I am a huge advocate for the one percent of our citizens who volunteer to be in the military. My deployment has been more than a swell of appreciation and a truly enlightening understanding of what deployment is like. Living and seeing first hand…not through theory or academic exposure…gave me a deep understanding of the impact and cost of “dropping warheads” by the Airmen who do it day-in and day-out…even from the “safety” of where I was deployed. The brotherhood and alliance that comes with those you deploy with is a powerful solidarity that is unmatched to any experience I’ve ever had.
It has been the honor to wear the uniform. On base, people often told me it “was cool” or “awesome” that I wore the uniform. Yes, I did volunteer and yes I did chose to wear the uniform, but it was all done with the greatest respect for those who serve…and I served with. Over there, where the mission to fly and fight is waged, you understand fully why we training, and why we must have engaged subject matter experts and leaders, and how any vulnerability is magnified and impacts the capability to execute the mission. And, when you take a moment and step back to reflect, you realize what you experienced and had the privilege to be a part of was “the military machine” in action: working, supporting and doing what our military do best….working as a synchronized team. To have been a part of it “out there” is my capstone experience as a devoted civil servant to our military community. I am absolutely humbled by the amazing men and women who serve our country.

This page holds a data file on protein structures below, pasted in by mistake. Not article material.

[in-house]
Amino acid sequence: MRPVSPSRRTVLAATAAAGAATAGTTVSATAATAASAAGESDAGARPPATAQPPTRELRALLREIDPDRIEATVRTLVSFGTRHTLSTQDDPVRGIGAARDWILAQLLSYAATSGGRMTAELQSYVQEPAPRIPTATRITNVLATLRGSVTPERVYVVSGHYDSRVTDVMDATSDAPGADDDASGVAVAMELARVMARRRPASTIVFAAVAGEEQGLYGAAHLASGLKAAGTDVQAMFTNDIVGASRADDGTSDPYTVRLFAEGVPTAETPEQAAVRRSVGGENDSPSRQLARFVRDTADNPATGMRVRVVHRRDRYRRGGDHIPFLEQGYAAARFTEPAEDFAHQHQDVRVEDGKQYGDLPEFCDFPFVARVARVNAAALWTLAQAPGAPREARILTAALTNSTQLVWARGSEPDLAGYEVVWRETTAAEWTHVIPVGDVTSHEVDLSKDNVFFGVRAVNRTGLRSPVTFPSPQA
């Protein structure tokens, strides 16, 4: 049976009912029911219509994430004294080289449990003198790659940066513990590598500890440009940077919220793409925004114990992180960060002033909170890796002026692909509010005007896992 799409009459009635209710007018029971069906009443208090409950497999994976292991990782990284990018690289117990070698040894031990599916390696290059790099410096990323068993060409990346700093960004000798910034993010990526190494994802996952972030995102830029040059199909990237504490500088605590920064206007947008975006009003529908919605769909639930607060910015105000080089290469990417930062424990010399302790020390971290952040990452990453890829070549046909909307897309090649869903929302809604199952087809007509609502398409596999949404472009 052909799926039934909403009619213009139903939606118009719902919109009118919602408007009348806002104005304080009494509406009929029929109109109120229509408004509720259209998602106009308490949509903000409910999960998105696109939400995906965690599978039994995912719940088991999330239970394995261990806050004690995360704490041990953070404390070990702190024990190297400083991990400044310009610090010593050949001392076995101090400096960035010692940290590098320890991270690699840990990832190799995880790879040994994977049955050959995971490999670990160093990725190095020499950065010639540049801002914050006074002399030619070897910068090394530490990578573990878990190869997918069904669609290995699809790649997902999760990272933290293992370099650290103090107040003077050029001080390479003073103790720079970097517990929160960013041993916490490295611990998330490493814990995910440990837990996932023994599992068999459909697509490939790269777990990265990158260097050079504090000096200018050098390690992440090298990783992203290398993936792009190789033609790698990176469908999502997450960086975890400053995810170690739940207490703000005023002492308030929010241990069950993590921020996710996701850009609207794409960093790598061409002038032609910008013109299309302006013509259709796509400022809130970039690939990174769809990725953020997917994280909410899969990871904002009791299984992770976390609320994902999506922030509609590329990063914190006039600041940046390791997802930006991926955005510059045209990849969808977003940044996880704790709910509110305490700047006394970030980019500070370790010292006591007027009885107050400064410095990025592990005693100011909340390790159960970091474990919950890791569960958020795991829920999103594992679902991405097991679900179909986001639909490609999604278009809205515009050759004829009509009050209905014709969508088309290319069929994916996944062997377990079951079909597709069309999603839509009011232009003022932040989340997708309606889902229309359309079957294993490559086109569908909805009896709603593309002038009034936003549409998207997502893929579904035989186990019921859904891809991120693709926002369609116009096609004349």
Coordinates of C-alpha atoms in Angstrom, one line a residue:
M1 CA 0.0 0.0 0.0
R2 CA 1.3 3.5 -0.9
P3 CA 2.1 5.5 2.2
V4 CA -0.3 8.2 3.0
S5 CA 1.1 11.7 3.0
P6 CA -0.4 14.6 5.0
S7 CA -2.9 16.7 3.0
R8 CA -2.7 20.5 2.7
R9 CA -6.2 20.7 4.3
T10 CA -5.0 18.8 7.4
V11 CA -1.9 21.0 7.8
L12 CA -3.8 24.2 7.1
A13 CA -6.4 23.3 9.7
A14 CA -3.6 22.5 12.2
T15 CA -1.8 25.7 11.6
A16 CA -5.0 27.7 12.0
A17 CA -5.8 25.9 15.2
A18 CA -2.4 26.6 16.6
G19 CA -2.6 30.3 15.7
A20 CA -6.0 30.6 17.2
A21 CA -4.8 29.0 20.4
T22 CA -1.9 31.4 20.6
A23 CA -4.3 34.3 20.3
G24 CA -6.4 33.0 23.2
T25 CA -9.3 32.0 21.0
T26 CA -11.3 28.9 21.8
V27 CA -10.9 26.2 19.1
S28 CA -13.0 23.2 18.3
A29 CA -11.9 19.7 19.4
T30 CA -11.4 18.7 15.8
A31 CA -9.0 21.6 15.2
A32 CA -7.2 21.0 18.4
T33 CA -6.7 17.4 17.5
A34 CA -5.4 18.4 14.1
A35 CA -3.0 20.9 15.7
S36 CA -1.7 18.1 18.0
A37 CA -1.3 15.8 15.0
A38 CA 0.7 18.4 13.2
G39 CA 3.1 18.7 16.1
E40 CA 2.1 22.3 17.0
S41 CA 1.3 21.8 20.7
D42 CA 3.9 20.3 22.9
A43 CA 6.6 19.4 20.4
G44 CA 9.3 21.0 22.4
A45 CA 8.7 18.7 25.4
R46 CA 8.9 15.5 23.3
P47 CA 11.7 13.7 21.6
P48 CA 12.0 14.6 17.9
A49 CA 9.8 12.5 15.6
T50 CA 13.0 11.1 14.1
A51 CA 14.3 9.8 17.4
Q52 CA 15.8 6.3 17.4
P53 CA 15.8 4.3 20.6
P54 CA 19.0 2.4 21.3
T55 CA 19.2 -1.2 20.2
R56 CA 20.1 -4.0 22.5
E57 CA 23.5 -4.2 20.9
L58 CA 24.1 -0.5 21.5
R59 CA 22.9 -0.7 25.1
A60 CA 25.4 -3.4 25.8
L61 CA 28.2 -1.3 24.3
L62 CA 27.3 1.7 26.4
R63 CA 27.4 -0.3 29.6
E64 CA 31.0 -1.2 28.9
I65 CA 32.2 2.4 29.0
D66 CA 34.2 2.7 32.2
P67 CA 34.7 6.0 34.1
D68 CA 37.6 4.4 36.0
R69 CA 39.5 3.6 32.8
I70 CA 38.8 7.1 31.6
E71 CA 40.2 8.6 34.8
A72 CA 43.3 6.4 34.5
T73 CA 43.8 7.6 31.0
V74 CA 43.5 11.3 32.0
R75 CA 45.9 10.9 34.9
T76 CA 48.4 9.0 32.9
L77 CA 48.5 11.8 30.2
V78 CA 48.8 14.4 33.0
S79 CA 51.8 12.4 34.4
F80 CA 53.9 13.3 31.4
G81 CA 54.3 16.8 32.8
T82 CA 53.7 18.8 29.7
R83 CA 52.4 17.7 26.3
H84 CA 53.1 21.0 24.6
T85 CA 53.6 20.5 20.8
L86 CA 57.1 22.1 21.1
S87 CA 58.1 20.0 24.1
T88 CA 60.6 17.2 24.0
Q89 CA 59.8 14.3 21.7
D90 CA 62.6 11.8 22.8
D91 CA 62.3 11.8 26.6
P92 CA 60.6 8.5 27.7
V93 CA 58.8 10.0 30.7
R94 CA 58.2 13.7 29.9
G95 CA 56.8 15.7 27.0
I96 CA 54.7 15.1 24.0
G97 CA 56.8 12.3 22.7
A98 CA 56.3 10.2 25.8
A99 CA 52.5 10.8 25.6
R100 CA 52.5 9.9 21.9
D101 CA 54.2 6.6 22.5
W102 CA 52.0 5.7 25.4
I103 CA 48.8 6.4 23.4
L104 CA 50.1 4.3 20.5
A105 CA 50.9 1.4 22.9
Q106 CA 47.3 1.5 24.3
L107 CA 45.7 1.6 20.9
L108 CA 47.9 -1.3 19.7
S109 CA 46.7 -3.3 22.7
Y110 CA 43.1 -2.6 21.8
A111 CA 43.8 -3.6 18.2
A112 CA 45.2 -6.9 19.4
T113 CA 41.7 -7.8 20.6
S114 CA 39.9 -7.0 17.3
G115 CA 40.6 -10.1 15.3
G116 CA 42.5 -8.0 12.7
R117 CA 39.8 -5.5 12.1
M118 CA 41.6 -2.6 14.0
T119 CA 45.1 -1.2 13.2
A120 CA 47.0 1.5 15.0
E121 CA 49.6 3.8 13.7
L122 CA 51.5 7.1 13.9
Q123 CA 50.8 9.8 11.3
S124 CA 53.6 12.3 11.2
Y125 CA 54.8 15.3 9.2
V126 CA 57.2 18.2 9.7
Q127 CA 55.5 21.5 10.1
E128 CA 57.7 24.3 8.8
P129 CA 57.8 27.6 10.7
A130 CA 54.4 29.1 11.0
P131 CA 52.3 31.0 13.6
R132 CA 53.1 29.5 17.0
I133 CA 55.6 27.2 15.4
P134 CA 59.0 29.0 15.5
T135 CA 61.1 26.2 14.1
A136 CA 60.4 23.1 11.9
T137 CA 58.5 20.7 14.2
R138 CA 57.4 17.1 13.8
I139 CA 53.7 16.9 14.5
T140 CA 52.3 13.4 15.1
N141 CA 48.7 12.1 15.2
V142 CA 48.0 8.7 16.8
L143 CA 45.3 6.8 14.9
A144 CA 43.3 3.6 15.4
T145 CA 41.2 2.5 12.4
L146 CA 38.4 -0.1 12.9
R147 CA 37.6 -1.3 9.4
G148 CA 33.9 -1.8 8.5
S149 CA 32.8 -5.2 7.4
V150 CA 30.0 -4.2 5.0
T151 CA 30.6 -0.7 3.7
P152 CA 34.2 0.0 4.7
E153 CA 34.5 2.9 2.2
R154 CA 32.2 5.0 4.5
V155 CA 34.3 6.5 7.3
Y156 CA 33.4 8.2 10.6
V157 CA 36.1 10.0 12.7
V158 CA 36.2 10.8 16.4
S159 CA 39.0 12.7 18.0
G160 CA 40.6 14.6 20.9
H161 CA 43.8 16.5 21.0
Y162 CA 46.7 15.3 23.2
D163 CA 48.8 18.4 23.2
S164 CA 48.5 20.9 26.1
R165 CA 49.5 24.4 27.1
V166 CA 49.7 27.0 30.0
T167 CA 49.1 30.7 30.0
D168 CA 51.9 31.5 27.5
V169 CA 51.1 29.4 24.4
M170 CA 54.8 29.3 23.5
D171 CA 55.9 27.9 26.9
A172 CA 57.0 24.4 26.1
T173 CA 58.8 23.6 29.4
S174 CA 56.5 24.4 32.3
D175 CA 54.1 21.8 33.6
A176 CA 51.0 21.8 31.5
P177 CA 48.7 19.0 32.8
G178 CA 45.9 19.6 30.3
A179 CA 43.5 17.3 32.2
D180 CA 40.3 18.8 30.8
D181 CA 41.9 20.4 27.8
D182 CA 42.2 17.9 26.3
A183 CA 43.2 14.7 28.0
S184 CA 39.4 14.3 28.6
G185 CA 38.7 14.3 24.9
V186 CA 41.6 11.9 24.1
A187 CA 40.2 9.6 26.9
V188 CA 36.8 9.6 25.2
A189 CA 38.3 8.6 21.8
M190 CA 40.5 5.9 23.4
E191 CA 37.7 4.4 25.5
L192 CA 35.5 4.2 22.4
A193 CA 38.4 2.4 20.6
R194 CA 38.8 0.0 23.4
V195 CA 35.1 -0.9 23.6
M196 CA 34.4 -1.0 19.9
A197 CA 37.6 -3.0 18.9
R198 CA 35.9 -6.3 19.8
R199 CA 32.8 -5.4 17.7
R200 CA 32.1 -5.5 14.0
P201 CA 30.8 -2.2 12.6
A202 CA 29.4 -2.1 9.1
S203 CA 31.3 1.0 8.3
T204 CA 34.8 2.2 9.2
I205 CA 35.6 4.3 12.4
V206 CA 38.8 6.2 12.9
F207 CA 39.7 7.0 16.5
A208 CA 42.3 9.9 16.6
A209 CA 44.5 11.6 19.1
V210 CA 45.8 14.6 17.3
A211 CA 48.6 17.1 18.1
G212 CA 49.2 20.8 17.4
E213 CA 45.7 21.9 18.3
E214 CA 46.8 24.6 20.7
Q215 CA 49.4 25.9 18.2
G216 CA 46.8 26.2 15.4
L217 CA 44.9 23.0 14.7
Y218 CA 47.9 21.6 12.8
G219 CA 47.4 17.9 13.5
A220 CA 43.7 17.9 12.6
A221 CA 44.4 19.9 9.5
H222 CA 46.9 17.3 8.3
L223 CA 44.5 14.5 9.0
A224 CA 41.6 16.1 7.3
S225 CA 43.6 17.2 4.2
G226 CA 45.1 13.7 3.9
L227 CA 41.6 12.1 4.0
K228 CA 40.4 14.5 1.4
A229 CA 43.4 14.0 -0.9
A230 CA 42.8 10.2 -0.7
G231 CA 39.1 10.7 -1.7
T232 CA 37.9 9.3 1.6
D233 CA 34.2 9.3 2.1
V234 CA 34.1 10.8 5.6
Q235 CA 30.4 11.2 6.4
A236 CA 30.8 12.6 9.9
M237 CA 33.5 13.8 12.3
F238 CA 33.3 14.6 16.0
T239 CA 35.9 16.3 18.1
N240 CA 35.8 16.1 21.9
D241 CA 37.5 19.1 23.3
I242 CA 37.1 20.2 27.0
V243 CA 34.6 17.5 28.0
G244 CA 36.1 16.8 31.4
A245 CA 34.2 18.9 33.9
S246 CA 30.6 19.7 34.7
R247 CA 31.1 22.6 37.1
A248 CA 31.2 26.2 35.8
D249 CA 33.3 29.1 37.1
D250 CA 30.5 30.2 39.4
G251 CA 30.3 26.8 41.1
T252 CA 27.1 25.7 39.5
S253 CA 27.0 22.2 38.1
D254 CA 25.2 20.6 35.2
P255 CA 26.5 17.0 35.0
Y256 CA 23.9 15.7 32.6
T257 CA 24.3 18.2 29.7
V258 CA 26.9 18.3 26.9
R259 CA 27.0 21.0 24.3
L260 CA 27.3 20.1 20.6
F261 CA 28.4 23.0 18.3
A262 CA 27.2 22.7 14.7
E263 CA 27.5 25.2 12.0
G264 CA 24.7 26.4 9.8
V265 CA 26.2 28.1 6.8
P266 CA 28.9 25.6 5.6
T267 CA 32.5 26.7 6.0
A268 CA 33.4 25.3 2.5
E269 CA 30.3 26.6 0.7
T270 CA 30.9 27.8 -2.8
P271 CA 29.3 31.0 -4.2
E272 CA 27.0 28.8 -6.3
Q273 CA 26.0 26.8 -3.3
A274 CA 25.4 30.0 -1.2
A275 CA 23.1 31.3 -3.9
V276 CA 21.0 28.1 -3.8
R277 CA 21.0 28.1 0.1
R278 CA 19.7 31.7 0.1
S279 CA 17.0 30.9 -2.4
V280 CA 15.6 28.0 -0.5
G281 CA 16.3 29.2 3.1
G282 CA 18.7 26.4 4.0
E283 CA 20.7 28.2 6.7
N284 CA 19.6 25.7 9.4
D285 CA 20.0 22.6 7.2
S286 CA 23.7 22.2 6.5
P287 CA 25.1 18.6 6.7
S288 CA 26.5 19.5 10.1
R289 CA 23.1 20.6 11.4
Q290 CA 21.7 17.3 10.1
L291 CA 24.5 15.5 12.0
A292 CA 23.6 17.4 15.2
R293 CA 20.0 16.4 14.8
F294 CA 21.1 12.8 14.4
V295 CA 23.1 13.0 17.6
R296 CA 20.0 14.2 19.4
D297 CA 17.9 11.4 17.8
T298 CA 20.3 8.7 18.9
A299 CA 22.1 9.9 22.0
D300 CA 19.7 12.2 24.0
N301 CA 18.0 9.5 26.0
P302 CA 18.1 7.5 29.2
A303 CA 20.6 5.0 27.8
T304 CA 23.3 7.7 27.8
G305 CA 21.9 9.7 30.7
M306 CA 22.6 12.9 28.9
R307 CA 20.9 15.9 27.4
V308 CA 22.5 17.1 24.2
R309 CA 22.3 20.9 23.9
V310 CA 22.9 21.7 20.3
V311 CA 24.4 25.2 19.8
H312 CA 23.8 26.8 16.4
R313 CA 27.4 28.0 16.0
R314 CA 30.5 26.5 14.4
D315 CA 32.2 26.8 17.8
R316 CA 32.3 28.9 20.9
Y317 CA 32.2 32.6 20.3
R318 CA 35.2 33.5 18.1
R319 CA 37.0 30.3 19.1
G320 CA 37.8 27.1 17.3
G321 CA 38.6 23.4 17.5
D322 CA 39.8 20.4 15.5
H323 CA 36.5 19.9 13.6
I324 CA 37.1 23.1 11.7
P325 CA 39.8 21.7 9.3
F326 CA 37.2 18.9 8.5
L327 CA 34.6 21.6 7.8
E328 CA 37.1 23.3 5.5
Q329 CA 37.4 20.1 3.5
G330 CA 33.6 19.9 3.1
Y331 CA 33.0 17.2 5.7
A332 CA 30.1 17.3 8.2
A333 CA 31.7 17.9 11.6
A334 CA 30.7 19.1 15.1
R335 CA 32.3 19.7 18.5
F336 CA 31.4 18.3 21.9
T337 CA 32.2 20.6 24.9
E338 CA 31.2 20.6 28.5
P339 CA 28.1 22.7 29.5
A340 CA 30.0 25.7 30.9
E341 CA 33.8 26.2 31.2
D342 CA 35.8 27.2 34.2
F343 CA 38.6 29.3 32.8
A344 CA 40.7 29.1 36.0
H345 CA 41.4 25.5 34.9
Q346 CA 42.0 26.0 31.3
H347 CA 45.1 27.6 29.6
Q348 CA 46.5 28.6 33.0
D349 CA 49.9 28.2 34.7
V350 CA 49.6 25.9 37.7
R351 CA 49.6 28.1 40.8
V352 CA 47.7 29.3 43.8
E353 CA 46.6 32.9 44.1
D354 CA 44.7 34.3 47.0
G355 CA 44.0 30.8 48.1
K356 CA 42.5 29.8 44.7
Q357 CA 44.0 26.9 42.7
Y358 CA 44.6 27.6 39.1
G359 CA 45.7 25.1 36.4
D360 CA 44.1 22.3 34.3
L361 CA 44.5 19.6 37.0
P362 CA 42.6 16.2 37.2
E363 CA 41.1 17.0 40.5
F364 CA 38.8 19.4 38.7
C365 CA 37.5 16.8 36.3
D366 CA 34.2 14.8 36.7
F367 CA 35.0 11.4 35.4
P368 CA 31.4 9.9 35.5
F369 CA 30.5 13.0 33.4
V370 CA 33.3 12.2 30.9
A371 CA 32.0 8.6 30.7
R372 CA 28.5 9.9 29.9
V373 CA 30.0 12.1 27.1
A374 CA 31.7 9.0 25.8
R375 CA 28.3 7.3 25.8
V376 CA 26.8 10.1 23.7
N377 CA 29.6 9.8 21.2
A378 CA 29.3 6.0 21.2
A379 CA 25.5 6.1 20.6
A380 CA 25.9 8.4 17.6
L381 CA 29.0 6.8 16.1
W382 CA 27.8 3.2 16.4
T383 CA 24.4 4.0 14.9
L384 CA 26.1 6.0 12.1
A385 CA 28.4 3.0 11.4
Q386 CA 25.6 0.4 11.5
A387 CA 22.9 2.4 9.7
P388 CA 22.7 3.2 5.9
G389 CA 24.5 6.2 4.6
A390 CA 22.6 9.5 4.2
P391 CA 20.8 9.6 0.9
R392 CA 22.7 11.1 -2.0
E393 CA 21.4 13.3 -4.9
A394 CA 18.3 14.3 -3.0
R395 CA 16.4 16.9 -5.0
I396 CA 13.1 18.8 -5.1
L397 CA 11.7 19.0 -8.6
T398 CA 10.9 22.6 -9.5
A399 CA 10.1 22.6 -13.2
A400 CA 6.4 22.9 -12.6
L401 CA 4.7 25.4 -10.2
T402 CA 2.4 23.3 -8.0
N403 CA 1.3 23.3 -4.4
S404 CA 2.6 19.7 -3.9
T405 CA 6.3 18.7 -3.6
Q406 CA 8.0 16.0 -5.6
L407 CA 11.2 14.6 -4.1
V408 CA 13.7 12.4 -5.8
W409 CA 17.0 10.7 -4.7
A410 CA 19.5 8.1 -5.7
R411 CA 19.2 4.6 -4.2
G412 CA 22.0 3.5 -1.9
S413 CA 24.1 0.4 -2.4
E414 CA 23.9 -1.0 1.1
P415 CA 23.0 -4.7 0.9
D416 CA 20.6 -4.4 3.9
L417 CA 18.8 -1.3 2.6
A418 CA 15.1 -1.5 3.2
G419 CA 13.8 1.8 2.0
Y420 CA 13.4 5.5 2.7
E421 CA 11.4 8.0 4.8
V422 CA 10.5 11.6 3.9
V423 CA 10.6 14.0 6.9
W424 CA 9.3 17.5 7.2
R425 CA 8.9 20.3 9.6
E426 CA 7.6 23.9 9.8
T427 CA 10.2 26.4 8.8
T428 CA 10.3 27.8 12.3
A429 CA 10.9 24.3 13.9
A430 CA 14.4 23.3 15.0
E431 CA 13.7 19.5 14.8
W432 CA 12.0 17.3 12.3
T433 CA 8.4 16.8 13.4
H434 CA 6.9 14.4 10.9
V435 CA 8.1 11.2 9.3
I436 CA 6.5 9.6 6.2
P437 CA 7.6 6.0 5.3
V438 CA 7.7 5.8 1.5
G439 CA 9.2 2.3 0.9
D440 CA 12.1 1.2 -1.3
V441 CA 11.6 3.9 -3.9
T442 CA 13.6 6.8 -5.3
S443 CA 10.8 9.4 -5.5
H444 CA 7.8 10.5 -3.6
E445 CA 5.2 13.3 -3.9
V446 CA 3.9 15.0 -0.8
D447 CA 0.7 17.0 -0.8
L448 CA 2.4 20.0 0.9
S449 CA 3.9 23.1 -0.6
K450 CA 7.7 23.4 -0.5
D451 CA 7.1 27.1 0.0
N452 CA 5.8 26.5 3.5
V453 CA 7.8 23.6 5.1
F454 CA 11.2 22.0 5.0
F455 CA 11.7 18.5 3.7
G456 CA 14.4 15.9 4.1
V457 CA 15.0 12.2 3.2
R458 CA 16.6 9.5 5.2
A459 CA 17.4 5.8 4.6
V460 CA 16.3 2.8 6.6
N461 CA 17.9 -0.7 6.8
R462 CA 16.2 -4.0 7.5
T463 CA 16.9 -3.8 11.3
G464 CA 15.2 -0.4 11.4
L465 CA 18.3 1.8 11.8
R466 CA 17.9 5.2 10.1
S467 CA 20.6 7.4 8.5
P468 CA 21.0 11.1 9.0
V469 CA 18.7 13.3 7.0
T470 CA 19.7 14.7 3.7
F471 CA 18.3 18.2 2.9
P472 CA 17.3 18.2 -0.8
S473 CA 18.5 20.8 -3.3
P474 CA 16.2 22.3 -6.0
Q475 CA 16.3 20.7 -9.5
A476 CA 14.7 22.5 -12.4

And I am also forever grateful to two amazing Airmen who encouraged and believed in me and my ability to serve in the capacity as Deputy Commander to a deployed squadron. Thank you. Thank you to my former boss and forever friend. I carried you with me in so many ways. You were a part of the internal dialogues I had with myself as I pressed forward and into my deployed service. You readied me to understand that deployment would stretch me in ways I would not have anticipated, that “being me” would help all our Airmen (which I truly didn’t understand at the time), and to allow my “heart, head and soul” be my compass in the rapid fire/make a decision deployed environment. You are and always be the wind under my wings and a cherished friend. And to my Commander in that undisclosed location in Southwest Asia, thank you for your trust in me, your leadership and friendship. Hayesman was right on target…serving as your deputy and trusted and forever loyal Airman was the right thing at the right time. I have tried to express the gratitude and appreciation for you and our expeditionary work together. When you get back to “the other side,” know our friendship will always be enduring. Thank you my Wingman….my friend.